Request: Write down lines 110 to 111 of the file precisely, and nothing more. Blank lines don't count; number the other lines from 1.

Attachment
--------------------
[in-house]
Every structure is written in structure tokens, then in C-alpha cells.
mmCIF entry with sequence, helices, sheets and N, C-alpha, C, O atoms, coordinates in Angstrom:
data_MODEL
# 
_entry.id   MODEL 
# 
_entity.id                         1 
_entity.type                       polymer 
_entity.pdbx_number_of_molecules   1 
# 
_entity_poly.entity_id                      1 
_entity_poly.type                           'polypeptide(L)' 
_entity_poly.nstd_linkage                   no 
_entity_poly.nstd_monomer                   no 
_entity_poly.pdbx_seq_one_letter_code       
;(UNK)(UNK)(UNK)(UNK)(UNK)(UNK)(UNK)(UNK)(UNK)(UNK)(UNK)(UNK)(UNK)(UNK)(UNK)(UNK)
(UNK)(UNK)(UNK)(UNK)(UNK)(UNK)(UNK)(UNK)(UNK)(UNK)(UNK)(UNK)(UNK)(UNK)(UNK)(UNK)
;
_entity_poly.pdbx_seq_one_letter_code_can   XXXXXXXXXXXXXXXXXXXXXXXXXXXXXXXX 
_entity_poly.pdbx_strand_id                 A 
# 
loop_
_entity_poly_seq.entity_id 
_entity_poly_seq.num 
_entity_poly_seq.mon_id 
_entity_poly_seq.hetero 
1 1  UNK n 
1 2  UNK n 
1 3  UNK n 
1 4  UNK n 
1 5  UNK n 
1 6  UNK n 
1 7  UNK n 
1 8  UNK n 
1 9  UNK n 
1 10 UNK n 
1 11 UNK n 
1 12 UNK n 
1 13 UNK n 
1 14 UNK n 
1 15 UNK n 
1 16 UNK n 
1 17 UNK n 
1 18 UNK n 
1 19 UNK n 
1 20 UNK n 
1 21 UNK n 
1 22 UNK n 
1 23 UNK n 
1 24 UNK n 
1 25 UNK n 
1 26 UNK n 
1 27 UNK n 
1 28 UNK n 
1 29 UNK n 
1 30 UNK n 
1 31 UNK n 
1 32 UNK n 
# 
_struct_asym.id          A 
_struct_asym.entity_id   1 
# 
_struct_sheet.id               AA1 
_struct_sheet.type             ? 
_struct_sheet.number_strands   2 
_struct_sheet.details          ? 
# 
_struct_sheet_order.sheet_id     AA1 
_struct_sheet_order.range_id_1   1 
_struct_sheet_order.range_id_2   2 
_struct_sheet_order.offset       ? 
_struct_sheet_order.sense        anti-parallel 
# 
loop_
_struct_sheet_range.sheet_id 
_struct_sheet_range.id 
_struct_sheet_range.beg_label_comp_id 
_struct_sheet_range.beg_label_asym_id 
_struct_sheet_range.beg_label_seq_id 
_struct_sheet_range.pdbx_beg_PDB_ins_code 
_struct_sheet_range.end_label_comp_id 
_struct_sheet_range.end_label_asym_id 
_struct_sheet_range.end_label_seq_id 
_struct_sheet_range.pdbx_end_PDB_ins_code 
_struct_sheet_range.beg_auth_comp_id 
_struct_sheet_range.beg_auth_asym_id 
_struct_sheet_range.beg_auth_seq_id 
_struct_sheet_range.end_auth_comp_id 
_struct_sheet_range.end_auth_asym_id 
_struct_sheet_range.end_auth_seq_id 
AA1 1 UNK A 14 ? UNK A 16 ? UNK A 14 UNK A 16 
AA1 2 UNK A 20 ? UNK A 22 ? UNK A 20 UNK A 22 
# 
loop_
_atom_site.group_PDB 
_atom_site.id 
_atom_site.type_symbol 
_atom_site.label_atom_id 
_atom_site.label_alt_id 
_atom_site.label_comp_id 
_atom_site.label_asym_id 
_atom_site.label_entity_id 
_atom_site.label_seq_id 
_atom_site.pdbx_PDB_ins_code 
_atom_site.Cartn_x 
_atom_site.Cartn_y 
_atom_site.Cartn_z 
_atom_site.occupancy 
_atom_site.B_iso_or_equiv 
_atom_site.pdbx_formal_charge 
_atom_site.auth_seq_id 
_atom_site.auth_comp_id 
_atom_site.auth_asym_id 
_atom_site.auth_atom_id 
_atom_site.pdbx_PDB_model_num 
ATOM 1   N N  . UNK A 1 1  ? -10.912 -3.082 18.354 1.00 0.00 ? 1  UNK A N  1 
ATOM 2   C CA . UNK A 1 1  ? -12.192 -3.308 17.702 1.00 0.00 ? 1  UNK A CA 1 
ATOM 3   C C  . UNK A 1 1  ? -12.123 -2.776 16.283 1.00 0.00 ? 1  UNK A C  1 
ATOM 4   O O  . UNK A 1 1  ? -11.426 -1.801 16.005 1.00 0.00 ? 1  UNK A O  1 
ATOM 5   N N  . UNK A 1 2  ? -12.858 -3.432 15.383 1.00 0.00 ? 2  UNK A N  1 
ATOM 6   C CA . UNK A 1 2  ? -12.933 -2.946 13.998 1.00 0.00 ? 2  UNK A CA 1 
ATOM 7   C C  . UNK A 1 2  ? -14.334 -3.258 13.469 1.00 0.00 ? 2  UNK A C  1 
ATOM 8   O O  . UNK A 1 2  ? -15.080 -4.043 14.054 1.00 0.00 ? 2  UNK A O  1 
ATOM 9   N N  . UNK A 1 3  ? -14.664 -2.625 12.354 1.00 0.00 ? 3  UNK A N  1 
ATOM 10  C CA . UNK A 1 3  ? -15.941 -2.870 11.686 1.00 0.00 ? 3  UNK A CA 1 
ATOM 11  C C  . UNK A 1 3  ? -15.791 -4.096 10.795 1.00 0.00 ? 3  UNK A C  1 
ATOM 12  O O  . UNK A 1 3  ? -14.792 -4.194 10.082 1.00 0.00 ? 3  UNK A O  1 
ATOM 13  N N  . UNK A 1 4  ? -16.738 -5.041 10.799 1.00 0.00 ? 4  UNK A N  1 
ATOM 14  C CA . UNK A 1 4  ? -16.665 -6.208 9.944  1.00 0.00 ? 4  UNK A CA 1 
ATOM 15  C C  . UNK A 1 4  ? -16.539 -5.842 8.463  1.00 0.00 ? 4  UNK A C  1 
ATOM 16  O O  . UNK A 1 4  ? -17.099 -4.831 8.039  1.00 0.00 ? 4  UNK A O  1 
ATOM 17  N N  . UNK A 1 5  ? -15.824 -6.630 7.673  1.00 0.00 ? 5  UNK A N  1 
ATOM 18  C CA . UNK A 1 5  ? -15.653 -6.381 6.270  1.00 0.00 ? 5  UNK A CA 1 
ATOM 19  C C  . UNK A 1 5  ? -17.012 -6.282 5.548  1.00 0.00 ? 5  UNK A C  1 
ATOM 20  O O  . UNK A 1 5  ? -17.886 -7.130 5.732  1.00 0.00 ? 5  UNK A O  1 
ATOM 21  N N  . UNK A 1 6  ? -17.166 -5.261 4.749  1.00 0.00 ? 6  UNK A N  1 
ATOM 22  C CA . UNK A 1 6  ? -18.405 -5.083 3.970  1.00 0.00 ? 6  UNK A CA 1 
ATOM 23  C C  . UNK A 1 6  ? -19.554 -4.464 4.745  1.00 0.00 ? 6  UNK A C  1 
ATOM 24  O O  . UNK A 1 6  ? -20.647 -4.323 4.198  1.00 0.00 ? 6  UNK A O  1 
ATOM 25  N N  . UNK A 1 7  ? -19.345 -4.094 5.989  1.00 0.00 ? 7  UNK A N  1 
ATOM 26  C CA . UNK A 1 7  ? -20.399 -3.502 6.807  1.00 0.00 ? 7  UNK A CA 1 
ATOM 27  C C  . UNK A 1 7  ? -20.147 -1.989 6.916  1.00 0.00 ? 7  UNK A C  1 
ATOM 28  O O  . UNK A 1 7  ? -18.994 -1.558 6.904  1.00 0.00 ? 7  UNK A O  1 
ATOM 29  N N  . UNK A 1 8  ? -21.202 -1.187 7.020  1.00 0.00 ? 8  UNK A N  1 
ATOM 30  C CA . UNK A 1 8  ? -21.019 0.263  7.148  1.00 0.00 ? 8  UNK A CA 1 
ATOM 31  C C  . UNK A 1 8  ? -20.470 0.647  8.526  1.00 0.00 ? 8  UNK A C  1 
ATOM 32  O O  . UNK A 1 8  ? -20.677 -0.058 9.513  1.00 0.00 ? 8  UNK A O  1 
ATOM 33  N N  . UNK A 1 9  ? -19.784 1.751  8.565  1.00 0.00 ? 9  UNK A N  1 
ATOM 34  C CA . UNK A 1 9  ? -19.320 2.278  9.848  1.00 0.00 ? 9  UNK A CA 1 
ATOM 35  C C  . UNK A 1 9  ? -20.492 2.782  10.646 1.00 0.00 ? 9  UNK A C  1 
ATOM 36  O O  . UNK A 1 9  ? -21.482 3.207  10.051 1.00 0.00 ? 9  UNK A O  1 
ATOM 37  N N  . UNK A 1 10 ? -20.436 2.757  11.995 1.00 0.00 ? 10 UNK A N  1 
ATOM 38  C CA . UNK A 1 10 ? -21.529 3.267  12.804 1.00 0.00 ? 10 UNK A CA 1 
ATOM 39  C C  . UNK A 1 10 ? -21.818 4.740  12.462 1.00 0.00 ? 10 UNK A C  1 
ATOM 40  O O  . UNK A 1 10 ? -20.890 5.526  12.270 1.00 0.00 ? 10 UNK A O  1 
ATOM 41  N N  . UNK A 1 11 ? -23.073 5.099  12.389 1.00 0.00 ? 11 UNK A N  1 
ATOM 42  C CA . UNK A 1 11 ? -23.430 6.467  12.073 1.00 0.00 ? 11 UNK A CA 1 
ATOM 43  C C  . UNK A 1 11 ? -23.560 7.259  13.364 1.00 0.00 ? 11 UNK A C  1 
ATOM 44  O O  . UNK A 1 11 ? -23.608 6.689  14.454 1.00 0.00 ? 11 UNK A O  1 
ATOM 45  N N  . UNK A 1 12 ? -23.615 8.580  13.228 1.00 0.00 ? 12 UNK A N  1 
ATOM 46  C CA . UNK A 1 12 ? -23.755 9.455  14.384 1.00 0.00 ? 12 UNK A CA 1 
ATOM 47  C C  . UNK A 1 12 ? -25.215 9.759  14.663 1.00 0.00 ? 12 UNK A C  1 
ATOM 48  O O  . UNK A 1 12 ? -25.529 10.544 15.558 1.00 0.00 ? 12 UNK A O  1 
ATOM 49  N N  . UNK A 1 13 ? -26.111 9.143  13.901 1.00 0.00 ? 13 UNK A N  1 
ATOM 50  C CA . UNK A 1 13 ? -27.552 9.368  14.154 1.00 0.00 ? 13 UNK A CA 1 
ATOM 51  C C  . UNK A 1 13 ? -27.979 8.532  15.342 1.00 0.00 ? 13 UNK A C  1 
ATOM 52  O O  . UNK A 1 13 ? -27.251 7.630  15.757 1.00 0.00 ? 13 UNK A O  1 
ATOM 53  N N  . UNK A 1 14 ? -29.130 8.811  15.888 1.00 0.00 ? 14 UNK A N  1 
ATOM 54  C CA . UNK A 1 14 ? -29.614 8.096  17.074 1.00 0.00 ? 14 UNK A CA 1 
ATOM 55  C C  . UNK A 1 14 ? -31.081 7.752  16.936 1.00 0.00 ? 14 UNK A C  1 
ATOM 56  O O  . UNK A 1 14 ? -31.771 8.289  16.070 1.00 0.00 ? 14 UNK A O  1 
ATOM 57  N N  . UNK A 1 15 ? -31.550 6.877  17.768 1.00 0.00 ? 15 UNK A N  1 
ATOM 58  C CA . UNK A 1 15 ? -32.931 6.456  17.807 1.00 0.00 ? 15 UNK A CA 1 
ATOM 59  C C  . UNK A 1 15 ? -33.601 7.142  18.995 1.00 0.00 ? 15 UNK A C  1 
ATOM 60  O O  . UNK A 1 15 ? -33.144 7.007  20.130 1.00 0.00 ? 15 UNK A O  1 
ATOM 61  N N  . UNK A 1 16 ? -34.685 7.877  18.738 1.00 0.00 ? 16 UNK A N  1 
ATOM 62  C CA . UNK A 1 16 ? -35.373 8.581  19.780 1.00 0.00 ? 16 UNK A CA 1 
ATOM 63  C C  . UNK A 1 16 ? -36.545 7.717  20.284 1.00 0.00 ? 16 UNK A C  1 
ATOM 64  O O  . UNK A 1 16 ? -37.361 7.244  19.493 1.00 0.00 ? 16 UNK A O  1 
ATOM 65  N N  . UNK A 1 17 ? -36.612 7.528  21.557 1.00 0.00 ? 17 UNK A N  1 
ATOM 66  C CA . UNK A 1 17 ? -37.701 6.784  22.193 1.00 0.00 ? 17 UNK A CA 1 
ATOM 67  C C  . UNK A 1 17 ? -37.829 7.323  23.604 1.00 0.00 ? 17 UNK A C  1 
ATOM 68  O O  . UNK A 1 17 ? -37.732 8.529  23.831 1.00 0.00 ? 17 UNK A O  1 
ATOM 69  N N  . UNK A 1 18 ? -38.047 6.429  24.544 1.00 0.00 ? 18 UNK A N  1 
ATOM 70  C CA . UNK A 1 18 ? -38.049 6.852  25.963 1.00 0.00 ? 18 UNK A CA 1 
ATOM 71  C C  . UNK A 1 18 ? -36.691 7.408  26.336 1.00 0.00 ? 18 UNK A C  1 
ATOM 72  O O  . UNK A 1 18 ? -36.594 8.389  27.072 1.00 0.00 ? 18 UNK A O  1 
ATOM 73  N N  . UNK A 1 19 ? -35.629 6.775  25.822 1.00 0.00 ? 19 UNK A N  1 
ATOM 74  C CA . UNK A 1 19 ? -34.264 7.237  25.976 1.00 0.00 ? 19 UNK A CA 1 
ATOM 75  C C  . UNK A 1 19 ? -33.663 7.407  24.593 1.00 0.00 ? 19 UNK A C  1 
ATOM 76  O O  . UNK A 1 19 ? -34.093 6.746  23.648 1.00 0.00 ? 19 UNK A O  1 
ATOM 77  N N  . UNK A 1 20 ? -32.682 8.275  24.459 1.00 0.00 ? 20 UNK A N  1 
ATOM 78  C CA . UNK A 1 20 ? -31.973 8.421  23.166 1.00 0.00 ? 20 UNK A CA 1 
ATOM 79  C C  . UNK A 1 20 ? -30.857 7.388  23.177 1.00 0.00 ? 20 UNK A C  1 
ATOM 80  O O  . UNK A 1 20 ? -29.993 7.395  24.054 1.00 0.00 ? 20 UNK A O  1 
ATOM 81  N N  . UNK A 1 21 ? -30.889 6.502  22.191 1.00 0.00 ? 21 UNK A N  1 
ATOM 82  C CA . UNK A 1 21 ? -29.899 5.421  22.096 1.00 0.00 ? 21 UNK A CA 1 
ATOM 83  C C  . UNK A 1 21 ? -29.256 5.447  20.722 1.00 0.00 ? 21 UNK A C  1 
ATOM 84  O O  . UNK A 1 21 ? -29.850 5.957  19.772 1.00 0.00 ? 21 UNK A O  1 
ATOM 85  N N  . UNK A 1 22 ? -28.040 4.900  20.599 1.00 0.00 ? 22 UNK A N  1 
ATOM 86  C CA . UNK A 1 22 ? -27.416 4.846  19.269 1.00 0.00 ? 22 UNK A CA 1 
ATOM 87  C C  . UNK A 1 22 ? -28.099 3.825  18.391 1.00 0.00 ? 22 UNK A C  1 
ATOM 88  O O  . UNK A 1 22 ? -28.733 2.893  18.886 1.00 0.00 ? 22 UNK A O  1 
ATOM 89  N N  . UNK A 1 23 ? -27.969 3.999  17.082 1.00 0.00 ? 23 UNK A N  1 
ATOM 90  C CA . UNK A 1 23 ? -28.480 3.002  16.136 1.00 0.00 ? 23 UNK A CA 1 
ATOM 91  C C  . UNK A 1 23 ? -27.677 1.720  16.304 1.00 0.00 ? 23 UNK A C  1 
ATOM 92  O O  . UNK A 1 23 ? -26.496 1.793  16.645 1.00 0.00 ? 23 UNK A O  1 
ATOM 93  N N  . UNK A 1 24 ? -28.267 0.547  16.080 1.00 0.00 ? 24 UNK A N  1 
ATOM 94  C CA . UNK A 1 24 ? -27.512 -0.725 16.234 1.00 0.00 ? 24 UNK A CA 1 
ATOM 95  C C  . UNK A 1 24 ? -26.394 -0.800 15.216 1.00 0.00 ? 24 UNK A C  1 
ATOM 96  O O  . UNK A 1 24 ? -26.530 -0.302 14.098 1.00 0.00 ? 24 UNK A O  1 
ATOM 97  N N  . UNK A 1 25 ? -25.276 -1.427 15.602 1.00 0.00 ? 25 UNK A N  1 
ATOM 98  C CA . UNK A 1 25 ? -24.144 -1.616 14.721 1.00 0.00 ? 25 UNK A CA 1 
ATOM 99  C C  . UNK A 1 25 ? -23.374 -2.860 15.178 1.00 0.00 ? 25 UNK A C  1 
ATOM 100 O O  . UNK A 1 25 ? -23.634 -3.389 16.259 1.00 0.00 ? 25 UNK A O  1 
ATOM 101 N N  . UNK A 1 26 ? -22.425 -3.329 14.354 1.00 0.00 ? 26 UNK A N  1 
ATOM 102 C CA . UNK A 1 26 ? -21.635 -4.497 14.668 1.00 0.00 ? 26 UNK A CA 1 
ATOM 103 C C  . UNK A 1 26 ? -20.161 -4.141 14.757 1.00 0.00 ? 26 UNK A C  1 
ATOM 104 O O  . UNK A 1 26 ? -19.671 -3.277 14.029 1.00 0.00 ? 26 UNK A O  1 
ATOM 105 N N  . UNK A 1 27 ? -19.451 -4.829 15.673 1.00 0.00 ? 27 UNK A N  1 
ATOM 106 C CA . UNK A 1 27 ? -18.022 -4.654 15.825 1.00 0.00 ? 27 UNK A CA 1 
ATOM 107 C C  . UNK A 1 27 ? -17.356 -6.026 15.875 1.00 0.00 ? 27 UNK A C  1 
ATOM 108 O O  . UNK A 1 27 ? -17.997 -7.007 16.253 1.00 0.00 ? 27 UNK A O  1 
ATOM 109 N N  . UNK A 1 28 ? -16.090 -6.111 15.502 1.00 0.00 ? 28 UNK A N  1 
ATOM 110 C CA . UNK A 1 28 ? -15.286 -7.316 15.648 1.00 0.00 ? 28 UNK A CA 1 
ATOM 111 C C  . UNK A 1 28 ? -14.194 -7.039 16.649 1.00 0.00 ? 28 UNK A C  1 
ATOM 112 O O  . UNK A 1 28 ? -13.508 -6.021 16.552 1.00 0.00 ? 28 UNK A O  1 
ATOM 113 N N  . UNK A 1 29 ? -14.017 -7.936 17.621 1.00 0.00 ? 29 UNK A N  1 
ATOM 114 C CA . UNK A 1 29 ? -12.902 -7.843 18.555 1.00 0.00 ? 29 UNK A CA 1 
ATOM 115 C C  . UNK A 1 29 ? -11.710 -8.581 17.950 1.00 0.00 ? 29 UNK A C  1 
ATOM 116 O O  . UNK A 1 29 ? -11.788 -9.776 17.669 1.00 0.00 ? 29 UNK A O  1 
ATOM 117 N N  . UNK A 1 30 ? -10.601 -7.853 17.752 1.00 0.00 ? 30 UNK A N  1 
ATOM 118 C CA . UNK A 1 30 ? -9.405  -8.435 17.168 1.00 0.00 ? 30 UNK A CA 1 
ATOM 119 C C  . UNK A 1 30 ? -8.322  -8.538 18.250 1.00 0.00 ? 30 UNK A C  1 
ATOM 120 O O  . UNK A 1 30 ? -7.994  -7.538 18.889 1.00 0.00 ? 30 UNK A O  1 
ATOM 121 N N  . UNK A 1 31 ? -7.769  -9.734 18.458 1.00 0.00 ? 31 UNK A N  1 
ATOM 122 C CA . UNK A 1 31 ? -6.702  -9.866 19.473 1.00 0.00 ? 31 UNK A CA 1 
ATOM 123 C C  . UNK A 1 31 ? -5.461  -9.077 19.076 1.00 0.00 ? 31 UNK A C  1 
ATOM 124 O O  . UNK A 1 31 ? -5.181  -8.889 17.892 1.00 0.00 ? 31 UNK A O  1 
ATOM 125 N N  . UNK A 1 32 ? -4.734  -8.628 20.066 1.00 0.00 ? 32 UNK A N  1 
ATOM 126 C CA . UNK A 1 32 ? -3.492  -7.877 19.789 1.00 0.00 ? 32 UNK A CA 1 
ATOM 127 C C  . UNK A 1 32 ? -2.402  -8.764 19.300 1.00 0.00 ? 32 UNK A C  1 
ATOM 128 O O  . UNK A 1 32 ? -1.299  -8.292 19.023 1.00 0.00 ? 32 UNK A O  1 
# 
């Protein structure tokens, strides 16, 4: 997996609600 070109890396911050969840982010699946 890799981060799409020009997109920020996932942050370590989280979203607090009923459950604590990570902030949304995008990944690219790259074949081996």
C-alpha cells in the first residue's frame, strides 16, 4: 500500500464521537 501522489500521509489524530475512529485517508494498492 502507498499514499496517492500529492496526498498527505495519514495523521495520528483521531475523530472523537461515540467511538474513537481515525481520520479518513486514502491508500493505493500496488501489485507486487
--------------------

_atom_site.B_iso_or_equiv 
_atom_site.pdbx_formal_charge 